Tuesday, 26 September 2017

When does personhood begin?

There are arguments for personhood beginning at fertilisation, at implantation in the womb, at birth.

Fertilisation seems possible. It is a specific time that 2 gametes which are not persons become a single cell. This single cell has a continuity with the person born. That is, there is a discontinuity at fertilisation and no discontinuities thereafter, and there is little disagreement that the sperm and egg are not persons.

However embryos split into two sometimes and humans can also artificially split them and continue to split them. Some argue that a new soul occurs when an embryo splits into 2 (which is a somewhat reasonable argument). More problematic is the issue of multiple embryos combining to form a mosaic. Does this mosaic baby have 2 souls, or do 2 souls become 1, or does 1 die (probably not as both cell lines continue in various ways)?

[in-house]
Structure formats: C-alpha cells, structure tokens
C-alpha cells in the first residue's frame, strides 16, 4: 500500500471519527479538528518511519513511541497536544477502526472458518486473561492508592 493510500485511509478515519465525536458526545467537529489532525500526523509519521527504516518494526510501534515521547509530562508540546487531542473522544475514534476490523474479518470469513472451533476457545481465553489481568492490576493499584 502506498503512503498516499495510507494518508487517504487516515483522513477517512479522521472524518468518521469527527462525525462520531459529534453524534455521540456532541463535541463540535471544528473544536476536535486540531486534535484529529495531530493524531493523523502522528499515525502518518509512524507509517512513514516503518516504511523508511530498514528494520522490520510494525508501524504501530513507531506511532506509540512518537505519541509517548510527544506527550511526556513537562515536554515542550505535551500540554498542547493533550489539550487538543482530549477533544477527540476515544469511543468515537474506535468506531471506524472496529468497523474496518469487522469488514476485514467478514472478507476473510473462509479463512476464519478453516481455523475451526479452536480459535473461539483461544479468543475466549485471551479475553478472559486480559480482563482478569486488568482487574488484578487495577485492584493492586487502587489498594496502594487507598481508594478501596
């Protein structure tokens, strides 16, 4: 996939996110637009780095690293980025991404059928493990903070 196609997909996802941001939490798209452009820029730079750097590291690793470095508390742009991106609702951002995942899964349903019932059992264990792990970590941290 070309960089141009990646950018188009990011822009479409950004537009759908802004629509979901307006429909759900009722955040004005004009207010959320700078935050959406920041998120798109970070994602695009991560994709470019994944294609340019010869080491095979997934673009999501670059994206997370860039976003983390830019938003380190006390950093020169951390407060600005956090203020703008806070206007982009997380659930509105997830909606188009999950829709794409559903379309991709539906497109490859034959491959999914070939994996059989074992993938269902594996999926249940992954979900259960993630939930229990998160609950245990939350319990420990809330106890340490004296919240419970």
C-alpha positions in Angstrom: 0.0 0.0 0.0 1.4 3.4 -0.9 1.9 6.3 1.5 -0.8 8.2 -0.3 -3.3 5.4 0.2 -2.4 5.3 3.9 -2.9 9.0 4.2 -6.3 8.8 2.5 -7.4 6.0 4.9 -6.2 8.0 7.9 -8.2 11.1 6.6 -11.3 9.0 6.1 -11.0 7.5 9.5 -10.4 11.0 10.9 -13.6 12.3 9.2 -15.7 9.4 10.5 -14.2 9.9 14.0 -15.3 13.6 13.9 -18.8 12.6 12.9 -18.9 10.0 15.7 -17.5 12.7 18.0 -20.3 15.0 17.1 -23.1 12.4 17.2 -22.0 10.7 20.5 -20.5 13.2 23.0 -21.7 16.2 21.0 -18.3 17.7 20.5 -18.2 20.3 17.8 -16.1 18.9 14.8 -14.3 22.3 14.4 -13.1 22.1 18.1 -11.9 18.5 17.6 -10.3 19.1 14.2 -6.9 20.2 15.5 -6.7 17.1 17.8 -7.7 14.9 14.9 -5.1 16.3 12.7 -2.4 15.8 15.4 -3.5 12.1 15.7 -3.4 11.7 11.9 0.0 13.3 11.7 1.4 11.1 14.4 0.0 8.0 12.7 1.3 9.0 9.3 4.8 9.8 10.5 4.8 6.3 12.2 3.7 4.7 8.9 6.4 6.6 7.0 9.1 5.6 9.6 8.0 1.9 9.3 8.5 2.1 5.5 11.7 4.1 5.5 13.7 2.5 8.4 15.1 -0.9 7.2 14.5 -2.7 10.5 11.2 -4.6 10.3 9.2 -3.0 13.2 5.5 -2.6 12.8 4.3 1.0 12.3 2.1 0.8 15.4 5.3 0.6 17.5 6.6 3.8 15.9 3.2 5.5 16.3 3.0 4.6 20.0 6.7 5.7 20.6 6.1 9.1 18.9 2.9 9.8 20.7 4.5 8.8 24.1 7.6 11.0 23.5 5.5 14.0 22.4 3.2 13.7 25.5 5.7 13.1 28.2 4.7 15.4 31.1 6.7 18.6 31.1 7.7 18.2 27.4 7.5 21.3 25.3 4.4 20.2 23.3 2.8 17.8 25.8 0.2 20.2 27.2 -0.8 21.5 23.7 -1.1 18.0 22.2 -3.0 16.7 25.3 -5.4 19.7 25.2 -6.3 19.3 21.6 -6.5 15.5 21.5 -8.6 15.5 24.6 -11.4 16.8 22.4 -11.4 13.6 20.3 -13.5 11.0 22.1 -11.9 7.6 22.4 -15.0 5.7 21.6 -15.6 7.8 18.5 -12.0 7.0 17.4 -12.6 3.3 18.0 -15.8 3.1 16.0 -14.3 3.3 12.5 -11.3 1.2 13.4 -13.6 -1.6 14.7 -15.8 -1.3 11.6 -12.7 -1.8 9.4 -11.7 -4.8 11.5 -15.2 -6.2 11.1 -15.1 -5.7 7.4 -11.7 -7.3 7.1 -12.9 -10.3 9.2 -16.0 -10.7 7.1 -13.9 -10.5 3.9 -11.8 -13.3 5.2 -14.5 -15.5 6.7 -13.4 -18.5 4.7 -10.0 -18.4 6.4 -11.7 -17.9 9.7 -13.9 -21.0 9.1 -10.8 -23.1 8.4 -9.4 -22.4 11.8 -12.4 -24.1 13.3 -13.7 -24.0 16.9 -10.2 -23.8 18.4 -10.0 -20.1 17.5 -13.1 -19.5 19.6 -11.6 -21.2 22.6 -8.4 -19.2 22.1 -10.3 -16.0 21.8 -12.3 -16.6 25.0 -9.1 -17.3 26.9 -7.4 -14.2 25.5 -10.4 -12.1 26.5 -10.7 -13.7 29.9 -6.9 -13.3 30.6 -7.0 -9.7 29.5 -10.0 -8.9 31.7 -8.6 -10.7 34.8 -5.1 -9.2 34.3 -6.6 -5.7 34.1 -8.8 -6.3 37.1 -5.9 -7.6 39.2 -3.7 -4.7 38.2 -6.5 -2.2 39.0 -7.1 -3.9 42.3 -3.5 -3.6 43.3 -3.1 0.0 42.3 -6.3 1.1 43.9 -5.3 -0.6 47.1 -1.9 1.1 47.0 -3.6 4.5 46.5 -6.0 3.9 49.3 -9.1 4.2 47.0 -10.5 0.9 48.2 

Further, the embryo becomes 2 distinct structures: the baby and the placenta. The latter supports the baby through pregnancy but it is not exactly part of the baby. The embryo can develop solely into support organs (placenta) in a molar pregnancy (hydatidiform mole) and there does not appear to be a person at any stage even though fertilisation has taken place.

The problem with womb being the definition of personhood is what about ectopics that survive? Abdominal gestation occurs rarely but they are clearly babies. Ectopic pregnancies are usually tubal, but can occur elsewhere, and abdominal pregnancies may have started out tubal.

Theologically traducianism implies personhood at conception for continuity. There must always be a soul because the soul is inherited. Conversely, if the concept of the new creation of souls (creationism) is correct, this potentially allows for a gap between conception and personhood. Note that these arguments (traducianism and creationism) are a result of the theology and our theology should be scriptural. So what does the Bible argue for?